[vii] “Tobacco atlas: country by country,”, retrieved 9/25/2016.


[viii] United States, World Life Expectancy, Retrieved 9/25/2016.


Russia, World Life Expectancy, Retrieved 9/25/2016.


RPMNote: You will see some variation in these expectancy numbers depending on the sample year or years and also statistical methods. However, it is amazing and dramatic to see the effects of alcohol use particularly translating almost in real time to terrible swings in these life expectancy numbers.

[ix] If the vegan diet is indeed the ultimate Word of Wisdom recommended diet that many believe it is, I would expect the Word of Wisdom revelation to go into detail on important components of the vegan diet as it does in defining parameters for eating meat sparingly. Instead, there is no mention at all of milk, egg or fish products in the Word of Wisdom, which to me indicates that the Lord recommends no significant change in the status of these staple diet categories that would be significantly overthrown if the vegan diet were to be widely adopted.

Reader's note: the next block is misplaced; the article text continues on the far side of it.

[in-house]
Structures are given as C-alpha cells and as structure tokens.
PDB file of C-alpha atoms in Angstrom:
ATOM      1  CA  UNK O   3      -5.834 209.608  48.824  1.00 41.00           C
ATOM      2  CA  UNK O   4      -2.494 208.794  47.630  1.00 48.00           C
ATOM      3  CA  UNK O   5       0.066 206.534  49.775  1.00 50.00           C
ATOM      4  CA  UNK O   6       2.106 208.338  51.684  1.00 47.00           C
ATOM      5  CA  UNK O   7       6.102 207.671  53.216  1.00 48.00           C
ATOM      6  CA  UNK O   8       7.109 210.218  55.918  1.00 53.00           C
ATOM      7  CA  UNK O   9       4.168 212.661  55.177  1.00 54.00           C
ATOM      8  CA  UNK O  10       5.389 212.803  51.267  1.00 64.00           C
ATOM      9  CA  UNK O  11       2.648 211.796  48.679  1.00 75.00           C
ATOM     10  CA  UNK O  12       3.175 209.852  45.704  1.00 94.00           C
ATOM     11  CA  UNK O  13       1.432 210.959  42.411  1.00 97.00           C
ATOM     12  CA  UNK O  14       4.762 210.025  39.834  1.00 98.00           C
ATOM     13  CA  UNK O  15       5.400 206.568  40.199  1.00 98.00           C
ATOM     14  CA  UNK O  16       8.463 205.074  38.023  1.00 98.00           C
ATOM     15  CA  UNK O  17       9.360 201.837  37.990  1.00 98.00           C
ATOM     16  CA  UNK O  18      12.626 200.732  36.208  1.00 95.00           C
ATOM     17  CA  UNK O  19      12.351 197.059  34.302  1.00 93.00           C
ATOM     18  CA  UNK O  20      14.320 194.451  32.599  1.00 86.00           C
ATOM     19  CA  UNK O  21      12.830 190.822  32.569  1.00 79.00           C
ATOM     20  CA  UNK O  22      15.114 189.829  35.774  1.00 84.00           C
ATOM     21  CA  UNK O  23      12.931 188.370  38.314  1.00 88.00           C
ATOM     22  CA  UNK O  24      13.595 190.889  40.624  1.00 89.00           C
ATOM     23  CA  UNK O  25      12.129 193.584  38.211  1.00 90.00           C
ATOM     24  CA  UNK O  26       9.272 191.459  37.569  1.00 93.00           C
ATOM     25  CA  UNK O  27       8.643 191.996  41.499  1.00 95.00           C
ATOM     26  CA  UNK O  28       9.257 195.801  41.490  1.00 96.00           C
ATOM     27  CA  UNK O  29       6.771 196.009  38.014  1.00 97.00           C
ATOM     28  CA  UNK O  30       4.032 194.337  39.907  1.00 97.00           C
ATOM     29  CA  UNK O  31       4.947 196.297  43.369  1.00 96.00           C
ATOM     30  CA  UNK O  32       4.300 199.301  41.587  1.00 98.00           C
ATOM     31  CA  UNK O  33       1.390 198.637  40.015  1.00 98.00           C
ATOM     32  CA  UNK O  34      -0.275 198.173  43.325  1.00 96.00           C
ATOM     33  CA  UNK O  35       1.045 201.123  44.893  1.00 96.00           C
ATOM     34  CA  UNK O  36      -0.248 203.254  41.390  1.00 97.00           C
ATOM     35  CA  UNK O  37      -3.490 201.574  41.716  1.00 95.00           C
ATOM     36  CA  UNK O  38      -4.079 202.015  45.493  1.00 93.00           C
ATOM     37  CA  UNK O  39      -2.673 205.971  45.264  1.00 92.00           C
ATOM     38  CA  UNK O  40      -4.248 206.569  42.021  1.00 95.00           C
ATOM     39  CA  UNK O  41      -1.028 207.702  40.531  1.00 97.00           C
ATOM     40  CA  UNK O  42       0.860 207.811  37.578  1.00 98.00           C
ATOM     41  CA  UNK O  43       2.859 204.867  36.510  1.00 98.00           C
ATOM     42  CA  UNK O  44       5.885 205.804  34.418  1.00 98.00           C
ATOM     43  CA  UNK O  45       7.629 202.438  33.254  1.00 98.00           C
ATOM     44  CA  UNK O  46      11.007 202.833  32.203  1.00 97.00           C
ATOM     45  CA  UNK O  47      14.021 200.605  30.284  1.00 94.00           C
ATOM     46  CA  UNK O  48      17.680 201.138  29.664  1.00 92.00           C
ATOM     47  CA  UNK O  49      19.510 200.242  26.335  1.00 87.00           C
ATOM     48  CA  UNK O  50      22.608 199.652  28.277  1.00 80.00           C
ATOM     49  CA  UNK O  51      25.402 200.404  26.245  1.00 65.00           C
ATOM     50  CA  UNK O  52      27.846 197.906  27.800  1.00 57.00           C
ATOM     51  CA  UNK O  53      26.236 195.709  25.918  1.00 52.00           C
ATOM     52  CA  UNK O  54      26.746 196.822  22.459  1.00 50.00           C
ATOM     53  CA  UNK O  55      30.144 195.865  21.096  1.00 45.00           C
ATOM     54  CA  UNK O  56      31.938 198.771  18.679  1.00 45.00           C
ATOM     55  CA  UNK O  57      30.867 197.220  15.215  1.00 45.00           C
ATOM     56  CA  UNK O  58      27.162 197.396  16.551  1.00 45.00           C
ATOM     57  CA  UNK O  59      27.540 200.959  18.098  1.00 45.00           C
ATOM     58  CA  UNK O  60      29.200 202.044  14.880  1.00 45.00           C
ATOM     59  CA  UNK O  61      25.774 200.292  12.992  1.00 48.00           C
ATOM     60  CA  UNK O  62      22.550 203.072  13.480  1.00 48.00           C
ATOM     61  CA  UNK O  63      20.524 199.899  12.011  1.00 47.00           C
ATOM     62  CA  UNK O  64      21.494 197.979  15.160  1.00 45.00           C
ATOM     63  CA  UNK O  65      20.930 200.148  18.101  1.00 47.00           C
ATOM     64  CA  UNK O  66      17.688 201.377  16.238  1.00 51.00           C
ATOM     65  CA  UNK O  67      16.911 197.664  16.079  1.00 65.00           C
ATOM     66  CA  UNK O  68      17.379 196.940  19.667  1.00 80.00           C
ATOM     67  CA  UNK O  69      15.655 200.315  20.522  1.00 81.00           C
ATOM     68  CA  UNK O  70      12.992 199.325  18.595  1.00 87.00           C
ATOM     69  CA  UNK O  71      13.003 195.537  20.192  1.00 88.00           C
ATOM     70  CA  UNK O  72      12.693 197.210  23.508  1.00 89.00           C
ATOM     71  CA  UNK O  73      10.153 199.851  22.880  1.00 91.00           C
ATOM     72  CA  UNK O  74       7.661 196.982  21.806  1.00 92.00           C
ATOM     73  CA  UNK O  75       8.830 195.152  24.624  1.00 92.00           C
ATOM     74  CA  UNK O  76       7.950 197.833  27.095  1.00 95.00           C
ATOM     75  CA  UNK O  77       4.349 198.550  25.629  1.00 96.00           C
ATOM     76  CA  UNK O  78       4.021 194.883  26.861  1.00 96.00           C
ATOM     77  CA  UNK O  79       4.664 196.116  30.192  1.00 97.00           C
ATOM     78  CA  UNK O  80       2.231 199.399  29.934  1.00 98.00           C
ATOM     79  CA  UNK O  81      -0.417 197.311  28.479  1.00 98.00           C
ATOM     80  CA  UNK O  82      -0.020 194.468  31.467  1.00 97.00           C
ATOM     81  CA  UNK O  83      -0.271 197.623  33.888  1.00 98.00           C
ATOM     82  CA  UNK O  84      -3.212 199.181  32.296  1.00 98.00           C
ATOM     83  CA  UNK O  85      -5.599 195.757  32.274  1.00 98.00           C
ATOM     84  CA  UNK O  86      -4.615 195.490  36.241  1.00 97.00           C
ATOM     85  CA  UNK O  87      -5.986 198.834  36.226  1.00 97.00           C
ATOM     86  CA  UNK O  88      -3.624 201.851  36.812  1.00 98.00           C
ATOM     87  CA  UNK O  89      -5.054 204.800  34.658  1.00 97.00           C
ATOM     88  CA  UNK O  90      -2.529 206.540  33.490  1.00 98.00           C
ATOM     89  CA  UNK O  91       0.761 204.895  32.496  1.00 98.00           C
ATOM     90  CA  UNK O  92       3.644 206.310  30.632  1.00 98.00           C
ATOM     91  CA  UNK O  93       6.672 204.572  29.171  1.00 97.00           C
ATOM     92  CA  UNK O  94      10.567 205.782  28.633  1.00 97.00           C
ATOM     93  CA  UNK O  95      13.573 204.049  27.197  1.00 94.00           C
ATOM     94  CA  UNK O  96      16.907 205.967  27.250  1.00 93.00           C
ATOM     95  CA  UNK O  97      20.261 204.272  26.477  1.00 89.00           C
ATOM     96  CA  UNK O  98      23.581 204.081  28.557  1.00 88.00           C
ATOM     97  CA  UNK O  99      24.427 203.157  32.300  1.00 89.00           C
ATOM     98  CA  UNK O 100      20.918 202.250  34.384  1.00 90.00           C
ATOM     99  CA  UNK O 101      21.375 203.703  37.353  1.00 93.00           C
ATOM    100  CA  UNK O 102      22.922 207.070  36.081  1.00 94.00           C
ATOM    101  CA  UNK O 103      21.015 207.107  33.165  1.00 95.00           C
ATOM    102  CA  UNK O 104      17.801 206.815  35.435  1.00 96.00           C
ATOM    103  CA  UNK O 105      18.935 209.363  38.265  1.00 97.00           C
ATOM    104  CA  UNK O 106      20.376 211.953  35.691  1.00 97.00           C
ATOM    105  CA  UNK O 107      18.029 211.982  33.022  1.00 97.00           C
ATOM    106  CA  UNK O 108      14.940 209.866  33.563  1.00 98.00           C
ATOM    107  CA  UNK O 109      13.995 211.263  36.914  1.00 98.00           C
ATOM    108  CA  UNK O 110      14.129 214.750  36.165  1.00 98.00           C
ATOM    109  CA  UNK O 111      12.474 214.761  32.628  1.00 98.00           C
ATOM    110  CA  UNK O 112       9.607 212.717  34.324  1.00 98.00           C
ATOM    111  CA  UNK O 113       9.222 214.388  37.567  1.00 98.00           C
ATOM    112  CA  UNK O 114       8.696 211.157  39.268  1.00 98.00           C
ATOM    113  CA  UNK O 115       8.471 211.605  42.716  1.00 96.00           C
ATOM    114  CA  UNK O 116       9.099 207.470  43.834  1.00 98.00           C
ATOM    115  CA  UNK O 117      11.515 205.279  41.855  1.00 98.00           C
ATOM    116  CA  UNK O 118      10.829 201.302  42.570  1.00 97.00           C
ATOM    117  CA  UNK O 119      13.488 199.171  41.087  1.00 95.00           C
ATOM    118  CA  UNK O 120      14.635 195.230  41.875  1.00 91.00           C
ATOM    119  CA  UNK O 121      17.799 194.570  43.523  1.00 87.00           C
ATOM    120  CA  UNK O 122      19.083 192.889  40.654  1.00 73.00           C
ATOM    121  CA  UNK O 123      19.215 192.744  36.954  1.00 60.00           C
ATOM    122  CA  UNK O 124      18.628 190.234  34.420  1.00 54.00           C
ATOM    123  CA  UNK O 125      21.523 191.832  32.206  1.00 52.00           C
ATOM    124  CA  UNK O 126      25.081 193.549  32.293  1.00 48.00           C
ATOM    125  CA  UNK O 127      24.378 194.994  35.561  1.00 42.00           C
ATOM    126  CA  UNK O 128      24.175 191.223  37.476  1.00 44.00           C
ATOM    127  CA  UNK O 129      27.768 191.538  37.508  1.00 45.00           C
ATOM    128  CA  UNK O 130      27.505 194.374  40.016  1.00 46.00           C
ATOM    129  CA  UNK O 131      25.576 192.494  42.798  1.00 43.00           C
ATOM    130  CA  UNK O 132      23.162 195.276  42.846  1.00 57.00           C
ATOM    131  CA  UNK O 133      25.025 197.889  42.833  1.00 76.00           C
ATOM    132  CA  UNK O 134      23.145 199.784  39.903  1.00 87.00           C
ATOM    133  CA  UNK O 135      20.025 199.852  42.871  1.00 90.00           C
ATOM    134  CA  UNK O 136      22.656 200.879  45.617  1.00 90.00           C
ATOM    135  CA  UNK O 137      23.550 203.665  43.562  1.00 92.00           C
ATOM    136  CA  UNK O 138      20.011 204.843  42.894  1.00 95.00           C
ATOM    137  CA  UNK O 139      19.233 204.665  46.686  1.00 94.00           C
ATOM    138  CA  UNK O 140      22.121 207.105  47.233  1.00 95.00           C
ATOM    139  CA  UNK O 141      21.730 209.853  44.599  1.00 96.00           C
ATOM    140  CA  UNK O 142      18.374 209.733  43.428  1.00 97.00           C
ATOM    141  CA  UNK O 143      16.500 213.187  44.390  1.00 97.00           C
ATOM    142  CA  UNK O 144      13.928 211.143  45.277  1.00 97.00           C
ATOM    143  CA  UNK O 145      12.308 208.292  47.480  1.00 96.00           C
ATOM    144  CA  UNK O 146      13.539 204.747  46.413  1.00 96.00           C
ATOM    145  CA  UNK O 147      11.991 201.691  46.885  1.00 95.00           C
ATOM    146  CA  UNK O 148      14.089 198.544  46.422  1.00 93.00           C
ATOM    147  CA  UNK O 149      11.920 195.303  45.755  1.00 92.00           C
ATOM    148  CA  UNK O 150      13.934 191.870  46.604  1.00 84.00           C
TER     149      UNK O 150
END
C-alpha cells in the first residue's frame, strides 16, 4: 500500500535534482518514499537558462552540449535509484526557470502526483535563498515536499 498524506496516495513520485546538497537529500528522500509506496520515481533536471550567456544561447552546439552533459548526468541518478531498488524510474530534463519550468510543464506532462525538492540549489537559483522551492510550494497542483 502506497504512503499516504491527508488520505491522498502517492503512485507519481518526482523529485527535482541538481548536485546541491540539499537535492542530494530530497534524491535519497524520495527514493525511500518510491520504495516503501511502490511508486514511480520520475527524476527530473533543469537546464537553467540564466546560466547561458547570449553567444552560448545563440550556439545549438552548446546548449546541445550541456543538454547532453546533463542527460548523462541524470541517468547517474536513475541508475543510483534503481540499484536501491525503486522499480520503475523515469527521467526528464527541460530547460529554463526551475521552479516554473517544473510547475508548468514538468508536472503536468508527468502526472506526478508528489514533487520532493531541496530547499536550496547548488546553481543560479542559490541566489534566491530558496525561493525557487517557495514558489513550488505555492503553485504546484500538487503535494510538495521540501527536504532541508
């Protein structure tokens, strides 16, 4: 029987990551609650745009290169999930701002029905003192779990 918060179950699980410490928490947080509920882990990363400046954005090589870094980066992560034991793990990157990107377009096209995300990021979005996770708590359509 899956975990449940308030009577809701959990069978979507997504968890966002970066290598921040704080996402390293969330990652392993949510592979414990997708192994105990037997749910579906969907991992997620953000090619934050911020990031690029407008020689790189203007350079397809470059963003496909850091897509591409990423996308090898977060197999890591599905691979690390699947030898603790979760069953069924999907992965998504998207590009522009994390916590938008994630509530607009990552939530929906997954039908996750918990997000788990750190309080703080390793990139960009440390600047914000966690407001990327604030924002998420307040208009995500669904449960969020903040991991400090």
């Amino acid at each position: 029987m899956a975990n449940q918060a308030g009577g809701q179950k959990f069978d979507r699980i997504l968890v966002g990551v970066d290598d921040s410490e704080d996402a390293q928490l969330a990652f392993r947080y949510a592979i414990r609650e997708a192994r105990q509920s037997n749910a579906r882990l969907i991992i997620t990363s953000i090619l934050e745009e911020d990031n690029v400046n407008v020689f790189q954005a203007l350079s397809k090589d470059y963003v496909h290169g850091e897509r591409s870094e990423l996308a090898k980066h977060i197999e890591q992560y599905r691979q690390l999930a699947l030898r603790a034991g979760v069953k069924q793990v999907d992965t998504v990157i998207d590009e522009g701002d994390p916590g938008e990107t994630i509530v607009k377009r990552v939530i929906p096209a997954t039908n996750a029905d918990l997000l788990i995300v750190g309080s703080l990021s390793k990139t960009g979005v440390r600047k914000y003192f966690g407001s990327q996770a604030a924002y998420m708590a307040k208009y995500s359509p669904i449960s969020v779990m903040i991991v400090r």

No mention in the Word of Wisdom revelation of a diet issue that would require dramatic societal change if widely implemented, to me does not indicate that the Lord is neutral on the subject. Thus, milk, eggs and fish, by all indications, remain as healthy, important regularly eaten staples of our diet as they have throughout history. Life expectancy and serious disease statistics by country do not paint a picture that these foods are unhealthy, that the sky will fall or we will all die or that these foods should be overthrown from their place in our diets.

Ronald P. Millett, “Eggs, Milk Cows and Goats: Word of Wisdom and Vegetarian Diets,” Meridian Magazine, June 23, 2015.


“The most restrictive vegetarian diet, the vegan diet, that eliminates animal products, including eggs and dairy products, is not recommended in the Word of Wisdom nor endorsed by General Authorities. Current average life expectancy and heart disease data support the assertion that a diet that prohibits eating these animal products is not warranted.”

“Elder John A Widtsoe, a biologist by profession, wrote in his book entitled The Word of Wisdom: A Modern Interpretation that ‘The foods needed to supplement grains for a good diet are milk and eggs, fruits and vegetables.’ He added that ‘Fresh eggs and clean milk have the highest value’ for they contain the ten essential amino acids.” ‘An egg a day is highly desirable – especially for children.’”